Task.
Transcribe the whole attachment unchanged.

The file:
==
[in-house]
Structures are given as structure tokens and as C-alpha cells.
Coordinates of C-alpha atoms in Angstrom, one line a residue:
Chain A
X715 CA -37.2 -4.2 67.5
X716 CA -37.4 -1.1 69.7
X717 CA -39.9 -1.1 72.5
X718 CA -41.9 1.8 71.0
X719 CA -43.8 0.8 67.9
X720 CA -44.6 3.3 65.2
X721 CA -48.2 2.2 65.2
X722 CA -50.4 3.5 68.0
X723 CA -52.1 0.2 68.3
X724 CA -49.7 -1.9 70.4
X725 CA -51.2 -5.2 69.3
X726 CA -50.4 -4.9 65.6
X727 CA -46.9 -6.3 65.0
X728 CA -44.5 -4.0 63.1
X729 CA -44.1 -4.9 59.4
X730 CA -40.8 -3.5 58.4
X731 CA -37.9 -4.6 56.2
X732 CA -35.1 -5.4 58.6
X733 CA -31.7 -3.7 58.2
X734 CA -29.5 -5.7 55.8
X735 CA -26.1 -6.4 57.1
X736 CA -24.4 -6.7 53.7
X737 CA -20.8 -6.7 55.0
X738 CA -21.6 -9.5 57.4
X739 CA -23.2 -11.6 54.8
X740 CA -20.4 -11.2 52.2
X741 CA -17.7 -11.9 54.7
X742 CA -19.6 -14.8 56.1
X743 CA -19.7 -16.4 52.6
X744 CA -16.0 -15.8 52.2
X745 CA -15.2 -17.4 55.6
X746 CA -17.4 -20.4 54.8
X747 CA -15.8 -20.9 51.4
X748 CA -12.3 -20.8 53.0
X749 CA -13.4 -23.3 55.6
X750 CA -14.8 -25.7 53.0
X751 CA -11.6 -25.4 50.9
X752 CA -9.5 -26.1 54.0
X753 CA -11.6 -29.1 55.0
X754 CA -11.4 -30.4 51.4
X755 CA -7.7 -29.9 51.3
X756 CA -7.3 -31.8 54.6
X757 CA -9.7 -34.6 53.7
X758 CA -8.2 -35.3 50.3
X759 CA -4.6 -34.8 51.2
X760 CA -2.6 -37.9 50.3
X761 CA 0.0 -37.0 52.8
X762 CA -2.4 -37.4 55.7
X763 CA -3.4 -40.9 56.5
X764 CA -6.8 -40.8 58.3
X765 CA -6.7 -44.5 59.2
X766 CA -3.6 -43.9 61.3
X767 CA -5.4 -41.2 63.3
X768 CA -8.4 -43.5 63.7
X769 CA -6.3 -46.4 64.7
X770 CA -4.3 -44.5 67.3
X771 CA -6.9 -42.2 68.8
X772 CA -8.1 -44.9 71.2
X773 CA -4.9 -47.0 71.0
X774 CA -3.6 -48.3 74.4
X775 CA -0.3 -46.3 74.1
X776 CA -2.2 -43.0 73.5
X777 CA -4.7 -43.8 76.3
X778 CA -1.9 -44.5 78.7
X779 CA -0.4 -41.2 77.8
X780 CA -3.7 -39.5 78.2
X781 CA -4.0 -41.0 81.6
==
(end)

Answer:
[in-house]
Structures are given as structure tokens and as C-alpha cells.
Coordinates of C-alpha atoms in Angstrom, one line a residue:
Chain A
X715 CA -37.2 -4.2 67.5
X716 CA -37.4 -1.1 69.7
X717 CA -39.9 -1.1 72.5
X718 CA -41.9 1.8 71.0
X719 CA -43.8 0.8 67.9
X720 CA -44.6 3.3 65.2
X721 CA -48.2 2.2 65.2
X722 CA -50.4 3.5 68.0
X723 CA -52.1 0.2 68.3
X724 CA -49.7 -1.9 70.4
X725 CA -51.2 -5.2 69.3
X726 CA -50.4 -4.9 65.6
X727 CA -46.9 -6.3 65.0
X728 CA -44.5 -4.0 63.1
X729 CA -44.1 -4.9 59.4
X730 CA -40.8 -3.5 58.4
X731 CA -37.9 -4.6 56.2
X732 CA -35.1 -5.4 58.6
X733 CA -31.7 -3.7 58.2
X734 CA -29.5 -5.7 55.8
X735 CA -26.1 -6.4 57.1
X736 CA -24.4 -6.7 53.7
X737 CA -20.8 -6.7 55.0
X738 CA -21.6 -9.5 57.4
X739 CA -23.2 -11.6 54.8
X740 CA -20.4 -11.2 52.2
X741 CA -17.7 -11.9 54.7
X742 CA -19.6 -14.8 56.1
X743 CA -19.7 -16.4 52.6
X744 CA -16.0 -15.8 52.2
X745 CA -15.2 -17.4 55.6
X746 CA -17.4 -20.4 54.8
X747 CA -15.8 -20.9 51.4
X748 CA -12.3 -20.8 53.0
X749 CA -13.4 -23.3 55.6
X750 CA -14.8 -25.7 53.0
X751 CA -11.6 -25.4 50.9
X752 CA -9.5 -26.1 54.0
X753 CA -11.6 -29.1 55.0
X754 CA -11.4 -30.4 51.4
X755 CA -7.7 -29.9 51.3
X756 CA -7.3 -31.8 54.6
X757 CA -9.7 -34.6 53.7
X758 CA -8.2 -35.3 50.3
X759 CA -4.6 -34.8 51.2
X760 CA -2.6 -37.9 50.3
X761 CA 0.0 -37.0 52.8
X762 CA -2.4 -37.4 55.7
X763 CA -3.4 -40.9 56.5
X764 CA -6.8 -40.8 58.3
X765 CA -6.7 -44.5 59.2
X766 CA -3.6 -43.9 61.3
X767 CA -5.4 -41.2 63.3
X768 CA -8.4 -43.5 63.7
X769 CA -6.3 -46.4 64.7
X770 CA -4.3 -44.5 67.3
X771 CA -6.9 -42.2 68.8
X772 CA -8.1 -44.9 71.2
X773 CA -4.9 -47.0 71.0
X774 CA -3.6 -48.3 74.4
X775 CA -0.3 -46.3 74.1
X776 CA -2.2 -43.0 73.5
X777 CA -4.7 -43.8 76.3
X778 CA -1.9 -44.5 78.7
X779 CA -0.4 -41.2 77.8
X780 CA -3.7 -39.5 78.2
X781 CA -4.0 -41.0 81.6